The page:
'Operation Infinite Justice'

2001-09-20 16:07

Washington - The Air Force is taking the first steps to dispatch dozens of warplanes to the Gulf area, setting in motion "Operation Infinite Justice" for the promised war on terrorism.

President George W Bush's national security adviser, Condoleezza Rice, said on Wednesday, "The United States is repositioning some of its forces to support the president's goal." She would not elaborate.

Senior defence officials, speaking on condition of anonymity, said combat aircraft, including F-16 Fighting Falcons and F-15 Eagles, will be preceded by Air Force airlift control teams from bases in California and New Jersey.

The airlift control teams will establish what the Air Force calls an "air bridge," co-ordinating ground communications to match up refuelling aircraft with fighters and, later, bombers crossing the Atlantic.

It probably will take about a week to get the combat planes in position, one official said.

Asked whether Defence Secretary Donald Rumsfeld had signed a deployment order, his chief deputy, Paul Wolfowitz said on Wednesday,"There are movements and we will see more movements." He would not elaborate.

Saddam not official target

Some officials involved in the military planning want Bush to target Iraq, but advisers close to the president say Saddam Hussein is not an initial target. He wants to strike Osama bin Laden and his alleged terrorist network, the officials said, speaking on condition of anonymity.

However, the Bush administration has put the world on notice that any nation - including Iraq - harbouring terrorists could be the focus of US strikes down the line.

"This is not a war against just one country or just one person," Wolfowitz said at the Pentagon when asked if Iraq was a target and whether the country was involved in the September 11 terror strikes that demolished the World Trade Centre towers and one side of the Pentagon.

Separate from the order to send Air Force planes to the Gulf area, the aircraft carrier USS Theodore Roosevelt and the ships in its battle group left their home port at Norfolk, Virginia, on Wednesday for a scheduled six-month deployment to the Mediterranean.

Just before the carrier left Norfolk Naval Station, the Navy secretary, Gordon England, gave the sailors a pep talk.

"We're learning once again that freedom and liberty and the American way of life are not a birthright," he said. "It is time for us to pick up the mantle to destroy terrorism and remove this cancer."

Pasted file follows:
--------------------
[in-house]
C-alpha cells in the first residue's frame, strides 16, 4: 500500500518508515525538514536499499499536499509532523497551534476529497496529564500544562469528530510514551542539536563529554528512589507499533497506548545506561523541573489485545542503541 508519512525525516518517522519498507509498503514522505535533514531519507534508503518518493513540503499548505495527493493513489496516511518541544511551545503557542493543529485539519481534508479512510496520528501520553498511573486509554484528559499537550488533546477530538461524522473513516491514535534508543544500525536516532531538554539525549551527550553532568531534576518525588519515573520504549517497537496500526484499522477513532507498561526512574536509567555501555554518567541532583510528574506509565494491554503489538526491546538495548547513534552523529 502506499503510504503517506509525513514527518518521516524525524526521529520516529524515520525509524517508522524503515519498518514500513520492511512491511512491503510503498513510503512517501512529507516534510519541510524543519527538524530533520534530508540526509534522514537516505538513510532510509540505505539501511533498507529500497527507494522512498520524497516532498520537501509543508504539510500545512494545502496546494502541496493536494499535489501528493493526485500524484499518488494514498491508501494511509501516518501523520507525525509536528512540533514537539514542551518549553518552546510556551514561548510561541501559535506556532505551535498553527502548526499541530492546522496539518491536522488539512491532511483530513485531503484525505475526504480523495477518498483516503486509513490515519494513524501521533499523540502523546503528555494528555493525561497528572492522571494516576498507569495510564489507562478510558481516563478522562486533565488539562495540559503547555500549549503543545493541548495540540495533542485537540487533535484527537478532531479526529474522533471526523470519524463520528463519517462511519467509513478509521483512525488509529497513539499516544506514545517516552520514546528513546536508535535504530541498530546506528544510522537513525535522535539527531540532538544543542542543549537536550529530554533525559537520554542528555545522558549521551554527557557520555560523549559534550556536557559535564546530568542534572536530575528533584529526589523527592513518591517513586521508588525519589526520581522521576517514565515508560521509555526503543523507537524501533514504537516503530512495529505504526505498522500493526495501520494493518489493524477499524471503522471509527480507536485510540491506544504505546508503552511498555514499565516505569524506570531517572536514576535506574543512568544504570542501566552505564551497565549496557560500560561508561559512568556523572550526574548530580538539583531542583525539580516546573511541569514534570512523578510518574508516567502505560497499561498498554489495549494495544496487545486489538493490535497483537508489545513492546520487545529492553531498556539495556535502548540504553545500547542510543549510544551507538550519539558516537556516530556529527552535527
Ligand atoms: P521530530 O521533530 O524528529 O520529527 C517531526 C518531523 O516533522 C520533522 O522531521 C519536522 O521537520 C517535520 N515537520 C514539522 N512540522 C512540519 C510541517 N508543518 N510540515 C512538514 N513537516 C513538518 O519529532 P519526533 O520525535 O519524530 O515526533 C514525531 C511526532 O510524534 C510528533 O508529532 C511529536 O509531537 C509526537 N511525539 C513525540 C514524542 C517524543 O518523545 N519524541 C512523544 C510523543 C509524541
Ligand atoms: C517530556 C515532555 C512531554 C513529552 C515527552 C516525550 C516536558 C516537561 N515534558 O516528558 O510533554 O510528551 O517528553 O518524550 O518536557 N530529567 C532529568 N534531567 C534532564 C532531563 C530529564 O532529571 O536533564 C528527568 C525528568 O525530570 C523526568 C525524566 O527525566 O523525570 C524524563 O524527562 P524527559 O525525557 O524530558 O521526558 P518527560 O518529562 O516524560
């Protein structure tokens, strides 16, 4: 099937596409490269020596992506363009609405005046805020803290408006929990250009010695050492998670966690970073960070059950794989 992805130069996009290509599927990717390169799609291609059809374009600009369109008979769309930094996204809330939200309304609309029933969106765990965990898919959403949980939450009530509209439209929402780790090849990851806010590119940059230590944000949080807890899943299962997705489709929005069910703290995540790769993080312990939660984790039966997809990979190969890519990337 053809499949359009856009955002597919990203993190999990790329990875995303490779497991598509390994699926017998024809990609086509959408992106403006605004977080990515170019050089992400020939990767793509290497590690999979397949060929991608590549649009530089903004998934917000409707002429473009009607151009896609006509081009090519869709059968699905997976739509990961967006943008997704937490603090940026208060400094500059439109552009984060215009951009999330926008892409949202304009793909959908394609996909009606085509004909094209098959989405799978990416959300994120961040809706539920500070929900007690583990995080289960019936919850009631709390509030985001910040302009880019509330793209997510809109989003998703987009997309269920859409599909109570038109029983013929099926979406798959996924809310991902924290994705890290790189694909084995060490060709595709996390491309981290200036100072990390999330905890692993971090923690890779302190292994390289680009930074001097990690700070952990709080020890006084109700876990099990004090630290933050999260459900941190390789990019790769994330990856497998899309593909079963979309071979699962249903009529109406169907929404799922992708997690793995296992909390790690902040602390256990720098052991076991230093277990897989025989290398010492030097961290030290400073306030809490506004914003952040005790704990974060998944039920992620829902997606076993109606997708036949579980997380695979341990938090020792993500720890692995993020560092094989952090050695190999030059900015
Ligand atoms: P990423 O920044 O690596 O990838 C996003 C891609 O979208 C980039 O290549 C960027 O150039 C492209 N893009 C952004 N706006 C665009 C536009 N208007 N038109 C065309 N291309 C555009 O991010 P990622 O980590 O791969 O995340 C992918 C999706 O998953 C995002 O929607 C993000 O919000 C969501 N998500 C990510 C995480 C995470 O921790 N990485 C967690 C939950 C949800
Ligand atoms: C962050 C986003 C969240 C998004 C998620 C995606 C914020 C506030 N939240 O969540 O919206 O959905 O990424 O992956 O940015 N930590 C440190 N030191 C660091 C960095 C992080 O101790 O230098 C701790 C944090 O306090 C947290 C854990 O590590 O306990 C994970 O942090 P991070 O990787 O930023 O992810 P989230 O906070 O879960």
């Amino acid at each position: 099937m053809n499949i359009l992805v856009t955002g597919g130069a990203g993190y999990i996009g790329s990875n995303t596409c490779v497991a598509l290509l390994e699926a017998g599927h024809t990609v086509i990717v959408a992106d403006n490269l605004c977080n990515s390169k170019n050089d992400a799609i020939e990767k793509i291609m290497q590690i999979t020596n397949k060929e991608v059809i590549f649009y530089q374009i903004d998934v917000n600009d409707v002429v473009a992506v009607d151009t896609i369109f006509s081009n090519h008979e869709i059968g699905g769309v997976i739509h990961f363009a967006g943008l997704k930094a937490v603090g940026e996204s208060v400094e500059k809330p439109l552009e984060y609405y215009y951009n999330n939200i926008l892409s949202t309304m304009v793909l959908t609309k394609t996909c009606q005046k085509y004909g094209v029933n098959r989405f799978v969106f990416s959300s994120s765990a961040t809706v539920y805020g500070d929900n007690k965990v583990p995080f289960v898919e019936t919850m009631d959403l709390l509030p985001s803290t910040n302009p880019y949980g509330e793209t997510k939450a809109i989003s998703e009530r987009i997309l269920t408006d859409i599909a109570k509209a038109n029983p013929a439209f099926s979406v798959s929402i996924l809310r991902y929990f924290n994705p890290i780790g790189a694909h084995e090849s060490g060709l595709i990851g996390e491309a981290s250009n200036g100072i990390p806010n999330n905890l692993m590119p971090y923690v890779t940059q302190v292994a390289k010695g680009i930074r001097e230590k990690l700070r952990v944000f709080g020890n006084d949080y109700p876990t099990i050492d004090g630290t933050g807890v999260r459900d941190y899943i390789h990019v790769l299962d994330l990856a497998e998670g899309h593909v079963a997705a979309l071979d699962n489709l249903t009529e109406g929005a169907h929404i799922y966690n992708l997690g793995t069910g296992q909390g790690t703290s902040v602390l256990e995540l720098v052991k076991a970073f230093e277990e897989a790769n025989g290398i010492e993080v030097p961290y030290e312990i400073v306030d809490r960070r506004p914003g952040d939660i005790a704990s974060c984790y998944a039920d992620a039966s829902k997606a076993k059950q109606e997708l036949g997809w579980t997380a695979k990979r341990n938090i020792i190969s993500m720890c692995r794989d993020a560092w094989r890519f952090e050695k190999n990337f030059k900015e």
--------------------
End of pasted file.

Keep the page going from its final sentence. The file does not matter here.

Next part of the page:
The loudspeaker played "New York, New York" as the carrier pulled away from the pier.

The deployment from Norfolk includes more than 15 000 sailors and Marines, including 2 100 Marines aboard a battle-ready unit known as an Amphibious Ready Group, led by the assault ship USS Bataan.

The Theodore Roosevelt battle group includes two attack submarines, the USS Hartford and the USS Springfield, both capable of firing Tomahawk cruise missiles.

The Navy already has one carrier battle group in the Gulf û the USS Carl Vinson - and a second, the USS Enterprise, is in the Arabian Sea to the south.

Getting closer to Afghanistan

Sending land-based Air Force jet fighters to the Gulf would give the Pentagon leeway to move the Carl Vinson into the Arabian Sea, closer to Afghanistan, while maintaining enough aircraft to continue enforcing the "no fly" zone over southern Iraq. Airplanes aboard the Vinson have been making those patrols.

The United States is welcoming offers of military support from allies and friendly nations. Britain already has substantial forces in the Gulf area as part of a long-planned joint exercise with Oman. This includes an aircraft carrier, four frigates, two destroyers, other ships and group troops. The Ministry of Defence says it is Britain's largest naval deployment since the 1982 Falklands War.

The US defence officials who discussed Wednesday's aircraft deployment order said no planes had yet moved.

US officials continued to seek arrangements for access to military bases near Afghanistan. According to diplomatic sources in Pakistan, the United States has already begun meeting with leaders of the factions opposing the ruling Taliban in Afghanistan.

At Kharan, a city in southwest Pakistan, a small number of US military personnel have been spotted moving satellite and radar equipment at an isolated air base that has a long runway, according to a Western military official, speaking on condition of anonymity. Kharan is about 160km from the Afghan border. û AP